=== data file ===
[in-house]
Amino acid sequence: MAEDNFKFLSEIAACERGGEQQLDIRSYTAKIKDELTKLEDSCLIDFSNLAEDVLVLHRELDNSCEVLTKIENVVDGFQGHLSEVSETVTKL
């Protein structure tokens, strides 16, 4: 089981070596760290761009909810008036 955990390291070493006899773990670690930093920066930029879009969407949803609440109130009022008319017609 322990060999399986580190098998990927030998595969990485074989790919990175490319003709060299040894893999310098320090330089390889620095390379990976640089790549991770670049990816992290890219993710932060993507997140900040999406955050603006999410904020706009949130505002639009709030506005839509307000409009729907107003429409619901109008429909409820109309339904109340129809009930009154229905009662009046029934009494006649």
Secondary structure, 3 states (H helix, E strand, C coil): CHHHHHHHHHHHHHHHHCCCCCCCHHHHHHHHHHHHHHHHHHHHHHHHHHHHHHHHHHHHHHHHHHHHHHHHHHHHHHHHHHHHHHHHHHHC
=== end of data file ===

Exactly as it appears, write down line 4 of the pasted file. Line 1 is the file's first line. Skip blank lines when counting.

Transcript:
Secondary structure, 3 states (H helix, E strand, C coil): CHHHHHHHHHHHHHHHHCCCCCCCHHHHHHHHHHHHHHHHHHHHHHHHHHHHHHHHHHHHHHHHHHHHHHHHHHHHHHHHHHHHHHHHHHHC